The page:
A comparison between bipolar transistor and nanowire field effect transistor biosensors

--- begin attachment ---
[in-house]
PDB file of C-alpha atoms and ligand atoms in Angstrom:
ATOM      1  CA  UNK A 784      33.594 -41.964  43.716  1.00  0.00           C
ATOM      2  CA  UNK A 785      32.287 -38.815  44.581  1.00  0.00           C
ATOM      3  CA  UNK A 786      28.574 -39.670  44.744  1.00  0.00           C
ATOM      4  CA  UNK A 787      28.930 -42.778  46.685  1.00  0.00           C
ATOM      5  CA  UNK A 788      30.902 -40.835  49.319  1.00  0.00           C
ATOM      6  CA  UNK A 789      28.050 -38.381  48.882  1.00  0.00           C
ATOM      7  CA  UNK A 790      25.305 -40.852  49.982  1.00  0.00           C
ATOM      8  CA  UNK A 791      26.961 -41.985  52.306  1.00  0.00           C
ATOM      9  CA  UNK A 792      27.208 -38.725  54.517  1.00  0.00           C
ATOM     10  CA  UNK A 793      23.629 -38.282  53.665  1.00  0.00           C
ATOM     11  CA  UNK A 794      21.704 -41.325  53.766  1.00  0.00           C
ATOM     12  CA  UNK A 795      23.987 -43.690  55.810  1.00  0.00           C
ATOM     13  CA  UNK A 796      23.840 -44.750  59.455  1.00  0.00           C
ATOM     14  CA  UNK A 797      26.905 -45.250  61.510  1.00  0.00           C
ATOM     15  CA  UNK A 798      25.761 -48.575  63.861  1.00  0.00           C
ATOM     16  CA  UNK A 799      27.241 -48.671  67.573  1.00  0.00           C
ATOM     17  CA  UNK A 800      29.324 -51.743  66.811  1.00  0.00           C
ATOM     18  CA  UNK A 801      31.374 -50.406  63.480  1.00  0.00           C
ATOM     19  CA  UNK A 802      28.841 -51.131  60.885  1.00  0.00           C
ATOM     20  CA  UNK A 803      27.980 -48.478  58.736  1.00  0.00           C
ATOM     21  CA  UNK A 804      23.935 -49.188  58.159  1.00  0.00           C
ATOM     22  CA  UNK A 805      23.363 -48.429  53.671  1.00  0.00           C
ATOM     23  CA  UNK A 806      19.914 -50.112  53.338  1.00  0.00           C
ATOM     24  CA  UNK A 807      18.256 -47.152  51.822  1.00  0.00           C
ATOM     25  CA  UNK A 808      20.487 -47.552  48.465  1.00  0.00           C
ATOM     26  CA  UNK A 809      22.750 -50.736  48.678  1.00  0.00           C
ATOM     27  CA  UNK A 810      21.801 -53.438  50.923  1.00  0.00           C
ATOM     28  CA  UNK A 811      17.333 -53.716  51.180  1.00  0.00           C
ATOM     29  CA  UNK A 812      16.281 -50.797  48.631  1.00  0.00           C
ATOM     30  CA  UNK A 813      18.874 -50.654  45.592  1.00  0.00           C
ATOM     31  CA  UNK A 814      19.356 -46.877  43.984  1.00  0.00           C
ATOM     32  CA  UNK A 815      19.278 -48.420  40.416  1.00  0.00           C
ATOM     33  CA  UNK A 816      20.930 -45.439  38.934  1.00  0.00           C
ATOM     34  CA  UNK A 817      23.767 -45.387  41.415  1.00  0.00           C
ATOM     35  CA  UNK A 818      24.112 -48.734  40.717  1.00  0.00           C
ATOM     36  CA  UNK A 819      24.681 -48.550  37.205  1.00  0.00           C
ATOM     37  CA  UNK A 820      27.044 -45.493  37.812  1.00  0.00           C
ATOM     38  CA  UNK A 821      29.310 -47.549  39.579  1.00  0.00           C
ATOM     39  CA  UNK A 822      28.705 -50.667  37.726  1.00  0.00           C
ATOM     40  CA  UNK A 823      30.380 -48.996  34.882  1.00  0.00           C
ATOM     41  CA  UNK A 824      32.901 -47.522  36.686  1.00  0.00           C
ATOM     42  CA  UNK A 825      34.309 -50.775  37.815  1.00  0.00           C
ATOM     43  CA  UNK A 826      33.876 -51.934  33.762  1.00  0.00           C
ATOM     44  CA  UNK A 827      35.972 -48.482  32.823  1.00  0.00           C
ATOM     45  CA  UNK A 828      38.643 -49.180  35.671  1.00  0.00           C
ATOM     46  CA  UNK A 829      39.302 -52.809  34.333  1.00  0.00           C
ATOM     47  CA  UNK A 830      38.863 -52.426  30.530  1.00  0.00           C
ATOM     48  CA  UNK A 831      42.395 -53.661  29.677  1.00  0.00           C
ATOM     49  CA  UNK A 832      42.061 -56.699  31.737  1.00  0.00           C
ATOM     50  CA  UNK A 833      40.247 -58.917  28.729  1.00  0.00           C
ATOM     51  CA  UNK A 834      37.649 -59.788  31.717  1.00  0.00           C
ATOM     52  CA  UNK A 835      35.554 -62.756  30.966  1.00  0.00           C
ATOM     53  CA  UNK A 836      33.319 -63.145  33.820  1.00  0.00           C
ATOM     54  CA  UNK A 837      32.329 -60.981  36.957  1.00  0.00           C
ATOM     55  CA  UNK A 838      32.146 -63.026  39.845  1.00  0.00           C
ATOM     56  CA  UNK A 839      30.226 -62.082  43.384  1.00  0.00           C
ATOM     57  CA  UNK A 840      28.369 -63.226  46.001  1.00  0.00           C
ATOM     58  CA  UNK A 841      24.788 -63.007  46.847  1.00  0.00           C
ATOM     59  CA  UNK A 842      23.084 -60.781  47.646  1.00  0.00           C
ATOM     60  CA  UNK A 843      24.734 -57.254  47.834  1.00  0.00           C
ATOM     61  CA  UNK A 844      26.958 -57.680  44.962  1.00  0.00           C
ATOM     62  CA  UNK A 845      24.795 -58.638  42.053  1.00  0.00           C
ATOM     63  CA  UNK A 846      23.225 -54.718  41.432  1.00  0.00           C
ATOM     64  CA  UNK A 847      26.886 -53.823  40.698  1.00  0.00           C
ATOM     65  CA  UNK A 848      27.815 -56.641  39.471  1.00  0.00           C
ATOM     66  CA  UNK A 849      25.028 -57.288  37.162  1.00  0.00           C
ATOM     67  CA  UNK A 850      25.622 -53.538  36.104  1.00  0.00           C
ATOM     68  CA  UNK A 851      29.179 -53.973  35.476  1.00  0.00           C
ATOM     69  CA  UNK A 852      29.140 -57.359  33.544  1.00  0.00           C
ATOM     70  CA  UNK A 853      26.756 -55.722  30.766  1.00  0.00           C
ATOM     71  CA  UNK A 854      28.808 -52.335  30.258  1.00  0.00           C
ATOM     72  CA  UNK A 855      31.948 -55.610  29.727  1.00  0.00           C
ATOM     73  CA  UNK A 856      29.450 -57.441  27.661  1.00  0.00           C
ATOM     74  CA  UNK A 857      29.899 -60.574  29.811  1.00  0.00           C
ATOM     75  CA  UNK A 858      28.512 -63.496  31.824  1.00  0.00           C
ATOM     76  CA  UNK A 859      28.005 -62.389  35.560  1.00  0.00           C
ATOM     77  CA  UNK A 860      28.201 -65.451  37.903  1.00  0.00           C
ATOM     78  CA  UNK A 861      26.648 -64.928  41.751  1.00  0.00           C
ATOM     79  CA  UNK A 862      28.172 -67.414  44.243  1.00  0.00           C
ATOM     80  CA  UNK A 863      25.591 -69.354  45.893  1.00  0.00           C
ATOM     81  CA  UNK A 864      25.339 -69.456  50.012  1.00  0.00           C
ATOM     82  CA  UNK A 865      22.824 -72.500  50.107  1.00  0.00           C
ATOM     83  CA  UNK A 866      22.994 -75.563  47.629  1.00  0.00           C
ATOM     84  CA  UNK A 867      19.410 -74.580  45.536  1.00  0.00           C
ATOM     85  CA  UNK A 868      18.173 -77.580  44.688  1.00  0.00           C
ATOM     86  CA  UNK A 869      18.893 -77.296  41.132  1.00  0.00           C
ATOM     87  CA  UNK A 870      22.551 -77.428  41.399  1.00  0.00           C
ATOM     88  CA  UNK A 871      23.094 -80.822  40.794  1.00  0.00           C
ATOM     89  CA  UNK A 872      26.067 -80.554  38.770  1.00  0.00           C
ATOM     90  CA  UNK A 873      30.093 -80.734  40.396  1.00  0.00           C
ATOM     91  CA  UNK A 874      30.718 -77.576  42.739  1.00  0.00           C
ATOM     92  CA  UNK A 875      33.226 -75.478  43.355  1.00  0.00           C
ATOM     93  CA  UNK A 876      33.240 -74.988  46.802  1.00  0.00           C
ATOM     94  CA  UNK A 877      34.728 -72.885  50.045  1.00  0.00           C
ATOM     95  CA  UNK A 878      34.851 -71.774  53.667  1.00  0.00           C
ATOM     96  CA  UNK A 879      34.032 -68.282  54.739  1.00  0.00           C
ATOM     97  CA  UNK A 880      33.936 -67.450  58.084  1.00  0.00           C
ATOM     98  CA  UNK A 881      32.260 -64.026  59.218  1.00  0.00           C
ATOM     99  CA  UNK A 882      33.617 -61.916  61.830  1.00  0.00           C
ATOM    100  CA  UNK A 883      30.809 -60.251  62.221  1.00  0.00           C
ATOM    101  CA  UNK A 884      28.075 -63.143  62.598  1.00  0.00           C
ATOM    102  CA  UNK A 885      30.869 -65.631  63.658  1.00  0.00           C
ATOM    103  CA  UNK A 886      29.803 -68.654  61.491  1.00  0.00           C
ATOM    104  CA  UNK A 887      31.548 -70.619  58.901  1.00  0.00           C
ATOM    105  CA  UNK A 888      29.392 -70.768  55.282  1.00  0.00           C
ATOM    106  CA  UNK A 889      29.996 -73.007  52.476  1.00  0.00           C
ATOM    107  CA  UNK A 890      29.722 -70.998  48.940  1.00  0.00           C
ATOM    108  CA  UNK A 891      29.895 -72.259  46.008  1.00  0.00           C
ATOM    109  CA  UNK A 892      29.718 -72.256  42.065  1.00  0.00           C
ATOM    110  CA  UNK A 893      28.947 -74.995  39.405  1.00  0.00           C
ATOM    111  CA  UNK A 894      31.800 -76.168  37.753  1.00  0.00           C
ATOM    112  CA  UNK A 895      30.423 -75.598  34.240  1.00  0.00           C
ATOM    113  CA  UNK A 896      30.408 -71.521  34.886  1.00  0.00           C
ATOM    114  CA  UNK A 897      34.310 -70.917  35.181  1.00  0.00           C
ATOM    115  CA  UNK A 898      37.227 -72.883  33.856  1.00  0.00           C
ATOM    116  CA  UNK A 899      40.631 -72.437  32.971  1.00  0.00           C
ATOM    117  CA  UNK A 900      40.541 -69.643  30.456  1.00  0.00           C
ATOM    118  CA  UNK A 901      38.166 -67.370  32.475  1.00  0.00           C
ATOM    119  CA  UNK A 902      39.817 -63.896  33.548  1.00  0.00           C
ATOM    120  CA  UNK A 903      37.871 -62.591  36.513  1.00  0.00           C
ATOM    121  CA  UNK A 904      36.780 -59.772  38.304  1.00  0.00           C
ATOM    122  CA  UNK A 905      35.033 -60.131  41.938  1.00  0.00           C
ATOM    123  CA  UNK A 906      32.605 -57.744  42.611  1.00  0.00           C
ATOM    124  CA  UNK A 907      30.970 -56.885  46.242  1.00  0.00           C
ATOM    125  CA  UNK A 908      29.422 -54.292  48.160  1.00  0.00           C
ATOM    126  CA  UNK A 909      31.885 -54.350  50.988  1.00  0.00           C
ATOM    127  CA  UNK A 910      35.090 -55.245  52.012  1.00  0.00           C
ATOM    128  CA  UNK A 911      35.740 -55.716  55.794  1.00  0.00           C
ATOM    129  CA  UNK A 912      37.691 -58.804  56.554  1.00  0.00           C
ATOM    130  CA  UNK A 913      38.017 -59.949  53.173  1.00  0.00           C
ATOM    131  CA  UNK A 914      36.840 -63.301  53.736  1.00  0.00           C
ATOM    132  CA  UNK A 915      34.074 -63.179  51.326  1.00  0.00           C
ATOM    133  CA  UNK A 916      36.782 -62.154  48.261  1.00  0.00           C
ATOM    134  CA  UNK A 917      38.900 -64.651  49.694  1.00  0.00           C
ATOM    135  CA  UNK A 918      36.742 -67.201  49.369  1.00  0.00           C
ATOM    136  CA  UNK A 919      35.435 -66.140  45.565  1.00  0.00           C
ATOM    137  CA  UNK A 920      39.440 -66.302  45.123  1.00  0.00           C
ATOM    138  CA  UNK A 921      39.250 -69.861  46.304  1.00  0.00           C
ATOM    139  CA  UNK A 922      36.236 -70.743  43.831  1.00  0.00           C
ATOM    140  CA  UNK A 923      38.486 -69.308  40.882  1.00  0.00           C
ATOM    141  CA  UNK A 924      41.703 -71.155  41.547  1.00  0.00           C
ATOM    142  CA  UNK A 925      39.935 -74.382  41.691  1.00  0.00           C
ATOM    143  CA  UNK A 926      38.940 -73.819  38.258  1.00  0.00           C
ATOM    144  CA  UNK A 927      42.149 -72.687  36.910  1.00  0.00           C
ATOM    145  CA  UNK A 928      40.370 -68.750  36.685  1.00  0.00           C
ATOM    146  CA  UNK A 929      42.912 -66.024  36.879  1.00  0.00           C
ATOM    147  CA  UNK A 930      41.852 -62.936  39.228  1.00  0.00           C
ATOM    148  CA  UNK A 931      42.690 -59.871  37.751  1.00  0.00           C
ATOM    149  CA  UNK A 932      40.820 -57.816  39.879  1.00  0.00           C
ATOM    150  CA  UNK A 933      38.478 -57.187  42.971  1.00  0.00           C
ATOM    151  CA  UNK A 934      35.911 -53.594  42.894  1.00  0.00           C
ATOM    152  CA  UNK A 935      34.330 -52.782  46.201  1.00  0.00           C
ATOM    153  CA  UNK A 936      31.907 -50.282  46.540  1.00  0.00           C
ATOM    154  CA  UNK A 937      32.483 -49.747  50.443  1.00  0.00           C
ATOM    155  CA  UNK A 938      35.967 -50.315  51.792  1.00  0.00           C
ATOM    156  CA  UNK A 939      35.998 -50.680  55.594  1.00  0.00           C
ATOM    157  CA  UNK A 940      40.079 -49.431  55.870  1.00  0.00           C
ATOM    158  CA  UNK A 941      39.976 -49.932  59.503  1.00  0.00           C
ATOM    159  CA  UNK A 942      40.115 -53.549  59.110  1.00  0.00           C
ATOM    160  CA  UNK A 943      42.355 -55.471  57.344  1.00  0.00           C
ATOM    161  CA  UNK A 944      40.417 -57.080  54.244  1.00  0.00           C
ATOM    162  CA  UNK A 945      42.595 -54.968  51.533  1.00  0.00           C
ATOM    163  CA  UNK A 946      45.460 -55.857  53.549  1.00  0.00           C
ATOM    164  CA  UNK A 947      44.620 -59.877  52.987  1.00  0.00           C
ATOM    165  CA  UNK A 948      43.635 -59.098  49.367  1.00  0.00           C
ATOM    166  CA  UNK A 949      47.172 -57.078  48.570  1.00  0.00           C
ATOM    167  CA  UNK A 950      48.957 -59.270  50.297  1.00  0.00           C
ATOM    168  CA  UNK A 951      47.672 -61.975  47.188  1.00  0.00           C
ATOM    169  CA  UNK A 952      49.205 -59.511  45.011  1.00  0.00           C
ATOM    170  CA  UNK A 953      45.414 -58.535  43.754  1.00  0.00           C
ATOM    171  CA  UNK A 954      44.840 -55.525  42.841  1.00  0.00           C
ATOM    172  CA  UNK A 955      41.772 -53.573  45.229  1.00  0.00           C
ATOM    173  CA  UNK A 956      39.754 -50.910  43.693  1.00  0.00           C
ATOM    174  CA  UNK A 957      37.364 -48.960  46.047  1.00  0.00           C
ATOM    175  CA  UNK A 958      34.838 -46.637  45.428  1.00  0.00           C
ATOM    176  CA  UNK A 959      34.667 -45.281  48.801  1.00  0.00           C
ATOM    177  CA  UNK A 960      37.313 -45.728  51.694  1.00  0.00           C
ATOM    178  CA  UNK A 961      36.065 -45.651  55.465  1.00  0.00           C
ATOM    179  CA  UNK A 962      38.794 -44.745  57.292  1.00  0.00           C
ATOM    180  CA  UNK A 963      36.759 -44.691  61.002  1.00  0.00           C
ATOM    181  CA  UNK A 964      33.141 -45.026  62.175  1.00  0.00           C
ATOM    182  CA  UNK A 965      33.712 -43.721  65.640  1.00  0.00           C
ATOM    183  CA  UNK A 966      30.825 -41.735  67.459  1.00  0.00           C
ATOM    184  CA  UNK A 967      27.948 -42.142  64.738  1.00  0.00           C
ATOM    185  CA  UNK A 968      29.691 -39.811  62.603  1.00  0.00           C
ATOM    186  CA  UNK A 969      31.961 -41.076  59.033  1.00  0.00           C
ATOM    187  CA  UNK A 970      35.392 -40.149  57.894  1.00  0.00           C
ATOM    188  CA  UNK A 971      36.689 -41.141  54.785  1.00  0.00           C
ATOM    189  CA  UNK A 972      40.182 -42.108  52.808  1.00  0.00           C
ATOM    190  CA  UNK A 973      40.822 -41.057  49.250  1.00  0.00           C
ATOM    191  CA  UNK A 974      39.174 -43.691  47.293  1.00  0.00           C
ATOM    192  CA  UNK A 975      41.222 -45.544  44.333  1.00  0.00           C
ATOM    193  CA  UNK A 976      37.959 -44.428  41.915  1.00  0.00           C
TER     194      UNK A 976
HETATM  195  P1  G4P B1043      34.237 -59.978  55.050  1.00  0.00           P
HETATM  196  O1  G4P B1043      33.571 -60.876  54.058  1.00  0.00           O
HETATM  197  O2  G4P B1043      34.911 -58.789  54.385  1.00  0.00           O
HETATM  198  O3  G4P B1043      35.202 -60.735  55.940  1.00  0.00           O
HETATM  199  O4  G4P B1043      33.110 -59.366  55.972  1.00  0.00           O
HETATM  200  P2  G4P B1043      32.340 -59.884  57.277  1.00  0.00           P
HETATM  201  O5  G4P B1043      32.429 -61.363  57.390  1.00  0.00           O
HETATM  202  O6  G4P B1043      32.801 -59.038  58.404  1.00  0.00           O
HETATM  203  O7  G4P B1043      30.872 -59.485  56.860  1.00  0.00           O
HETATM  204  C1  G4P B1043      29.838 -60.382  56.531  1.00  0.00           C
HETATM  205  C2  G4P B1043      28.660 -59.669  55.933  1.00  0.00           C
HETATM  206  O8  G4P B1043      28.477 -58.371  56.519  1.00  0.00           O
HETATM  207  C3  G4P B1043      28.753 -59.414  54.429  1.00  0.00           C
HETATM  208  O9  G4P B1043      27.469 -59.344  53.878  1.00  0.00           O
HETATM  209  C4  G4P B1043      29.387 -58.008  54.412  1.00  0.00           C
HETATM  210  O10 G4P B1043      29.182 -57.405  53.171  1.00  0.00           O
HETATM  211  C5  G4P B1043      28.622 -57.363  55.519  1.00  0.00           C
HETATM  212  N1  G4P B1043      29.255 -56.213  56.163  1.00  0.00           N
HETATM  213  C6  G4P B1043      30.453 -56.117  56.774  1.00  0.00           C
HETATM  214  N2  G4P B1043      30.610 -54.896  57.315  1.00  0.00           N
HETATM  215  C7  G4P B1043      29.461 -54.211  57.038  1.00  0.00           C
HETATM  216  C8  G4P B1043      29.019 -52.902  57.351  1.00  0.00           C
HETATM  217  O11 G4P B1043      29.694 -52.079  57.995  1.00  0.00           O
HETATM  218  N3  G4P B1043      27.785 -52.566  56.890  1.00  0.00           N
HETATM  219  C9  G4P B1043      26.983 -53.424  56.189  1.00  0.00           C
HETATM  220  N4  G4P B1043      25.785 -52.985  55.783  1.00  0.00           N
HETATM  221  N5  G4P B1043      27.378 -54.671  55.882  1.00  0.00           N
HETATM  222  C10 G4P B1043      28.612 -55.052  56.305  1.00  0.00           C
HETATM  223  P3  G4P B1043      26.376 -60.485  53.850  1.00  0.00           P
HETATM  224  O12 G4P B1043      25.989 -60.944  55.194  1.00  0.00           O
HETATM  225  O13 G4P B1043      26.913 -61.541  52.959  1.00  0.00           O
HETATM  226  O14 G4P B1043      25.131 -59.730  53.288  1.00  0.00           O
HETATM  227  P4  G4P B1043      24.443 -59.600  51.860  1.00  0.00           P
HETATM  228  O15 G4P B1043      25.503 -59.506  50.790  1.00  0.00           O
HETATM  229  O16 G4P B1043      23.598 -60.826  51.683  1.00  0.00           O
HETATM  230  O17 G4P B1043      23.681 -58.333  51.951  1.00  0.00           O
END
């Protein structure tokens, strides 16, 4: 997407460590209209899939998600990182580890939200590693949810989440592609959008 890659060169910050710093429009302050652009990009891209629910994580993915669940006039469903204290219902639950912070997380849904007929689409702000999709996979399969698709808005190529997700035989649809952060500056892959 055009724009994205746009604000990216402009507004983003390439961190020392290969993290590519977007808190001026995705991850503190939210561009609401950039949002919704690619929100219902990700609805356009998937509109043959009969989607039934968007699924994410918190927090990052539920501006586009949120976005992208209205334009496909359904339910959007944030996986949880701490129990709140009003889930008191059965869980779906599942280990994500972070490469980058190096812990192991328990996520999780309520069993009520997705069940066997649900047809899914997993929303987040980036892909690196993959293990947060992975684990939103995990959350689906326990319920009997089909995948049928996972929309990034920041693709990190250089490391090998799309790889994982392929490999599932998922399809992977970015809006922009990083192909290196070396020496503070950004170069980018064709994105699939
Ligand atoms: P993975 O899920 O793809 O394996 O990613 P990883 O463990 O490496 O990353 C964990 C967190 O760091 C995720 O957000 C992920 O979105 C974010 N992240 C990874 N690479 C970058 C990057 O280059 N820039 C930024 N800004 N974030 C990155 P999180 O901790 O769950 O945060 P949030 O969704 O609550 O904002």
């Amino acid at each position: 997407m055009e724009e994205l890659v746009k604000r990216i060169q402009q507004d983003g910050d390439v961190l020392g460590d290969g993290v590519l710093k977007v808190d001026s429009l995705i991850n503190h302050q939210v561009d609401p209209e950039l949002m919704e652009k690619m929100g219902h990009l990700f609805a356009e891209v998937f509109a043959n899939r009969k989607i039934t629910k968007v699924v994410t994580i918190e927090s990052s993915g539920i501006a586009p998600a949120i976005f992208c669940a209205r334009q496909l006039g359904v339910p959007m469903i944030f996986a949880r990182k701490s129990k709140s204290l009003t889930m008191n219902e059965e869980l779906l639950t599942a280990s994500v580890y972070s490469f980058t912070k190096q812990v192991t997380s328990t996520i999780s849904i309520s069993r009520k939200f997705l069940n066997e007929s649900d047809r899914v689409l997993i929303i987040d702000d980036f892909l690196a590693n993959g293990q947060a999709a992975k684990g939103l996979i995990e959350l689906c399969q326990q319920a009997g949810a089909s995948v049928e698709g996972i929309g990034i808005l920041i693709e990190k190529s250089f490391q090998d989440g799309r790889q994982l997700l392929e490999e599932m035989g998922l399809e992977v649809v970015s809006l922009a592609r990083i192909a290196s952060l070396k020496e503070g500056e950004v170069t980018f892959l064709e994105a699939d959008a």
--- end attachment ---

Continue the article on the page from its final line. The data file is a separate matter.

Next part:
Important performance metrics, such as sensitivity and signal to noise ratio (SNR) of bipolar transistor based biosensors, are compared to those for nanowire field effect transistor (FET) sensors. The sensor consists of a heterojunction bipolar transistor (HBT) with silicon germanium base connected to a sensing surface in contact with the solution. The measured sensitivity is ≥2 times and SNR is >20 times higher in comparison to those for nanowire FET sensors. More importantly, the HBT biosensor sensitivity is constant over the sensing range of ∼5 decades and depends only on the temperature. In comparison, the nanowire FET sensor sensitivity varies in a complex manner over the sensing range and exhibits significant fabrication induced sensor to sensor variations. Consequently, HBT sensors would require minimal calibration for quantitative sensing studies. Furthermore, the bipolar transistor SNR is not only significantly higher but is also constant over the sensing range. In comparison, the nanowire FET sensor SNR varies with the peak value confined over a narrow sensing range. Hence, HBT sensor has <20 times lower detection limit that remains constant over the sensing range. In summary, HBT sensors are demonstrated to have superior performance metrics and are better suited for quantitative studies. Lastly, these HBT sensors also provide simultaneous temperature measurement.